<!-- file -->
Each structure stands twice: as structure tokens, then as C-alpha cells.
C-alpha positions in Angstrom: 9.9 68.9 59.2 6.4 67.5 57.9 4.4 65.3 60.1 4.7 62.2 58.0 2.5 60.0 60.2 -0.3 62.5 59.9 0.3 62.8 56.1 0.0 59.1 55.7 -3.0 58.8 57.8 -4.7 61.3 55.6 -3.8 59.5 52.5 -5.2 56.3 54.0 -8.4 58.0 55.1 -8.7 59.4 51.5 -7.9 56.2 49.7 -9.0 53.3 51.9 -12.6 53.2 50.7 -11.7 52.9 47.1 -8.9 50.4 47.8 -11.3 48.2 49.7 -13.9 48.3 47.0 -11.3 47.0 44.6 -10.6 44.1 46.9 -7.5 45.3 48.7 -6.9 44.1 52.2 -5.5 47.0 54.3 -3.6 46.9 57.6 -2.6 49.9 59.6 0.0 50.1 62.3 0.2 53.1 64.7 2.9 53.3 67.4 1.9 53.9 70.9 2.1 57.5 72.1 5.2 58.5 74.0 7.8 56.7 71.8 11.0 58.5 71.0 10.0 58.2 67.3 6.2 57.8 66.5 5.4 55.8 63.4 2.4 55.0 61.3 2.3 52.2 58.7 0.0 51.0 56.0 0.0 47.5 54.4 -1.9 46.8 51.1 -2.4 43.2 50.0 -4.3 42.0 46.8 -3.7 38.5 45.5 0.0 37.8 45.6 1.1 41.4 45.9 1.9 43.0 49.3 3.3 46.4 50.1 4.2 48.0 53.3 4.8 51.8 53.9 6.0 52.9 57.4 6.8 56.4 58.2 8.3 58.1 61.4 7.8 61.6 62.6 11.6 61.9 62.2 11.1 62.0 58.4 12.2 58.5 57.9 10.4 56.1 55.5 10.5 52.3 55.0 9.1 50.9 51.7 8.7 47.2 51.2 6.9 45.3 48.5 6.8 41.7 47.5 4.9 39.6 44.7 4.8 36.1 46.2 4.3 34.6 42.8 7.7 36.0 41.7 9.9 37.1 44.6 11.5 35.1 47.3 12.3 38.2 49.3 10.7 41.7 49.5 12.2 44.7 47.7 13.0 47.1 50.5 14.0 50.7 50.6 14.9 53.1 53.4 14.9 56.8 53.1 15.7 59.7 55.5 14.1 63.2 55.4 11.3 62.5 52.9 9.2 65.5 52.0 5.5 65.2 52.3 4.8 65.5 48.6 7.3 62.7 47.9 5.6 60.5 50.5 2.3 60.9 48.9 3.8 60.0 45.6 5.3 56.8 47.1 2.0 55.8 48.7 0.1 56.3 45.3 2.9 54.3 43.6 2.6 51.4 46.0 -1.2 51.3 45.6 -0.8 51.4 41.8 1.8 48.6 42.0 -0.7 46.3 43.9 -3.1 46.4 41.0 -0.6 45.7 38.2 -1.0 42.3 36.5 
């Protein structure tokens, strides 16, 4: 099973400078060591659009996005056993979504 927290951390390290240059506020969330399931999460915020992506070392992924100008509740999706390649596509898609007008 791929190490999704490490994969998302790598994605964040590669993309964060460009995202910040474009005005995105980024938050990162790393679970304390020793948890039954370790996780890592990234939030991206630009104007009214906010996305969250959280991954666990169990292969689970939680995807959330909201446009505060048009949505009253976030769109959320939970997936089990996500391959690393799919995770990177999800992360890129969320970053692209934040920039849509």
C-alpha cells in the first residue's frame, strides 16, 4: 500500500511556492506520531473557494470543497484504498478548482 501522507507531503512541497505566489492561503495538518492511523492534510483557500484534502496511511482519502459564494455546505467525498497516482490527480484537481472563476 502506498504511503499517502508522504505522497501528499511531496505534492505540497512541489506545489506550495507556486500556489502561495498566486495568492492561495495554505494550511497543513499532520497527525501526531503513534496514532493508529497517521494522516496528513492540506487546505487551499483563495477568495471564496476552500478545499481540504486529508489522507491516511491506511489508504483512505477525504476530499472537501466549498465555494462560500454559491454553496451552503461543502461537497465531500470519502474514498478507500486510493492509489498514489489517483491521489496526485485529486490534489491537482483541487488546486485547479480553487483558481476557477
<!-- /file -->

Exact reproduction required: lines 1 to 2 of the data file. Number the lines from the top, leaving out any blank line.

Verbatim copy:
Each structure stands twice: as structure tokens, then as C-alpha cells.
C-alpha positions in Angstrom: 9.9 68.9 59.2 6.4 67.5 57.9 4.4 65.3 60.1 4.7 62.2 58.0 2.5 60.0 60.2 -0.3 62.5 59.9 0.3 62.8 56.1 0.0 59.1 55.7 -3.0 58.8 57.8 -4.7 61.3 55.6 -3.8 59.5 52.5 -5.2 56.3 54.0 -8.4 58.0 55.1 -8.7 59.4 51.5 -7.9 56.2 49.7 -9.0 53.3 51.9 -12.6 53.2 50.7 -11.7 52.9 47.1 -8.9 50.4 47.8 -11.3 48.2 49.7 -13.9 48.3 47.0 -11.3 47.0 44.6 -10.6 44.1 46.9 -7.5 45.3 48.7 -6.9 44.1 52.2 -5.5 47.0 54.3 -3.6 46.9 57.6 -2.6 49.9 59.6 0.0 50.1 62.3 0.2 53.1 64.7 2.9 53.3 67.4 1.9 53.9 70.9 2.1 57.5 72.1 5.2 58.5 74.0 7.8 56.7 71.8 11.0 58.5 71.0 10.0 58.2 67.3 6.2 57.8 66.5 5.4 55.8 63.4 2.4 55.0 61.3 2.3 52.2 58.7 0.0 51.0 56.0 0.0 47.5 54.4 -1.9 46.8 51.1 -2.4 43.2 50.0 -4.3 42.0 46.8 -3.7 38.5 45.5 0.0 37.8 45.6 1.1 41.4 45.9 1.9 43.0 49.3 3.3 46.4 50.1 4.2 48.0 53.3 4.8 51.8 53.9 6.0 52.9 57.4 6.8 56.4 58.2 8.3 58.1 61.4 7.8 61.6 62.6 11.6 61.9 62.2 11.1 62.0 58.4 12.2 58.5 57.9 10.4 56.1 55.5 10.5 52.3 55.0 9.1 50.9 51.7 8.7 47.2 51.2 6.9 45.3 48.5 6.8 41.7 47.5 4.9 39.6 44.7 4.8 36.1 46.2 4.3 34.6 42.8 7.7 36.0 41.7 9.9 37.1 44.6 11.5 35.1 47.3 12.3 38.2 49.3 10.7 41.7 49.5 12.2 44.7 47.7 13.0 47.1 50.5 14.0 50.7 50.6 14.9 53.1 53.4 14.9 56.8 53.1 15.7 59.7 55.5 14.1 63.2 55.4 11.3 62.5 52.9 9.2 65.5 52.0 5.5 65.2 52.3 4.8 65.5 48.6 7.3 62.7 47.9 5.6 60.5 50.5 2.3 60.9 48.9 3.8 60.0 45.6 5.3 56.8 47.1 2.0 55.8 48.7 0.1 56.3 45.3 2.9 54.3 43.6 2.6 51.4 46.0 -1.2 51.3 45.6 -0.8 51.4 41.8 1.8 48.6 42.0 -0.7 46.3 43.9 -3.1 46.4 41.0 -0.6 45.7 38.2 -1.0 42.3 36.5 